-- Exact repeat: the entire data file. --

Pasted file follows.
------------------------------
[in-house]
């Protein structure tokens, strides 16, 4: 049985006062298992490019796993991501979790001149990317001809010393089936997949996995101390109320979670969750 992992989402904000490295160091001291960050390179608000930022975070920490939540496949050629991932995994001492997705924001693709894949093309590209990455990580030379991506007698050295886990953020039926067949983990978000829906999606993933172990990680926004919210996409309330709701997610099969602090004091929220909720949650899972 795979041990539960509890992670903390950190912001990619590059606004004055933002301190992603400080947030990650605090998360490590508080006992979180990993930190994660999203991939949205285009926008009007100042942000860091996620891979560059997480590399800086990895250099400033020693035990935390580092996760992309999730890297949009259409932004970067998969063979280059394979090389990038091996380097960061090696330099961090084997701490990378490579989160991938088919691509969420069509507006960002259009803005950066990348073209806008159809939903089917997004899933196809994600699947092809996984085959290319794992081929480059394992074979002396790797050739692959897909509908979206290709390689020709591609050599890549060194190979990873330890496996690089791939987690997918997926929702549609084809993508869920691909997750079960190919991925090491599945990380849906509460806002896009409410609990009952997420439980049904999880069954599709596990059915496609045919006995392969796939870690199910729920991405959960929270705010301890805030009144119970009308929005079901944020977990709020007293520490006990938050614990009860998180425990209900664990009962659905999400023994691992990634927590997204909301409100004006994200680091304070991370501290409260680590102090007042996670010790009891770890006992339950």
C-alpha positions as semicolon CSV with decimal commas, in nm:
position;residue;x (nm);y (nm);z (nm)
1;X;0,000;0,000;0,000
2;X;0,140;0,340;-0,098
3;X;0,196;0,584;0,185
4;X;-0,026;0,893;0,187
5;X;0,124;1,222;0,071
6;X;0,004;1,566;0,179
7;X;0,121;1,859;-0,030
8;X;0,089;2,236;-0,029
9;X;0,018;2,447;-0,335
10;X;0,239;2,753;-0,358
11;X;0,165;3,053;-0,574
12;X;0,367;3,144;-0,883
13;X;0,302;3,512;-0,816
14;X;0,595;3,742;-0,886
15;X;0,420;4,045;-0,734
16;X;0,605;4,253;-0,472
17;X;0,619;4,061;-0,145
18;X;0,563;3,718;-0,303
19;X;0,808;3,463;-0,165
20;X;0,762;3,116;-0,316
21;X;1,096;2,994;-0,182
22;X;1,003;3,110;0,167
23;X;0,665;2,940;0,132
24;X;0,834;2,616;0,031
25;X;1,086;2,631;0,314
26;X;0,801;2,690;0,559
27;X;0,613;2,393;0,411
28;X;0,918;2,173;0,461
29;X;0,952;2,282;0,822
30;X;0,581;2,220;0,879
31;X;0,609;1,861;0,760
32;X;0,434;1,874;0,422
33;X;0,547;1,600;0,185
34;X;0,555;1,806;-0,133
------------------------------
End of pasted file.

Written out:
[in-house]
């Protein structure tokens, strides 16, 4: 049985006062298992490019796993991501979790001149990317001809010393089936997949996995101390109320979670969750 992992989402904000490295160091001291960050390179608000930022975070920490939540496949050629991932995994001492997705924001693709894949093309590209990455990580030379991506007698050295886990953020039926067949983990978000829906999606993933172990990680926004919210996409309330709701997610099969602090004091929220909720949650899972 795979041990539960509890992670903390950190912001990619590059606004004055933002301190992603400080947030990650605090998360490590508080006992979180990993930190994660999203991939949205285009926008009007100042942000860091996620891979560059997480590399800086990895250099400033020693035990935390580092996760992309999730890297949009259409932004970067998969063979280059394979090389990038091996380097960061090696330099961090084997701490990378490579989160991938088919691509969420069509507006960002259009803005950066990348073209806008159809939903089917997004899933196809994600699947092809996984085959290319794992081929480059394992074979002396790797050739692959897909509908979206290709390689020709591609050599890549060194190979990873330890496996690089791939987690997918997926929702549609084809993508869920691909997750079960190919991925090491599945990380849906509460806002896009409410609990009952997420439980049904999880069954599709596990059915496609045919006995392969796939870690199910729920991405959960929270705010301890805030009144119970009308929005079901944020977990709020007293520490006990938050614990009860998180425990209900664990009962659905999400023994691992990634927590997204909301409100004006994200680091304070991370501290409260680590102090007042996670010790009891770890006992339950």
C-alpha positions as semicolon CSV with decimal commas, in nm:
position;residue;x (nm);y (nm);z (nm)
1;X;0,000;0,000;0,000
2;X;0,140;0,340;-0,098
3;X;0,196;0,584;0,185
4;X;-0,026;0,893;0,187
5;X;0,124;1,222;0,071
6;X;0,004;1,566;0,179
7;X;0,121;1,859;-0,030
8;X;0,089;2,236;-0,029
9;X;0,018;2,447;-0,335
10;X;0,239;2,753;-0,358
11;X;0,165;3,053;-0,574
12;X;0,367;3,144;-0,883
13;X;0,302;3,512;-0,816
14;X;0,595;3,742;-0,886
15;X;0,420;4,045;-0,734
16;X;0,605;4,253;-0,472
17;X;0,619;4,061;-0,145
18;X;0,563;3,718;-0,303
19;X;0,808;3,463;-0,165
20;X;0,762;3,116;-0,316
21;X;1,096;2,994;-0,182
22;X;1,003;3,110;0,167
23;X;0,665;2,940;0,132
24;X;0,834;2,616;0,031
25;X;1,086;2,631;0,314
26;X;0,801;2,690;0,559
27;X;0,613;2,393;0,411
28;X;0,918;2,173;0,461
29;X;0,952;2,282;0,822
30;X;0,581;2,220;0,879
31;X;0,609;1,861;0,760
32;X;0,434;1,874;0,422
33;X;0,547;1,600;0,185
34;X;0,555;1,806;-0,133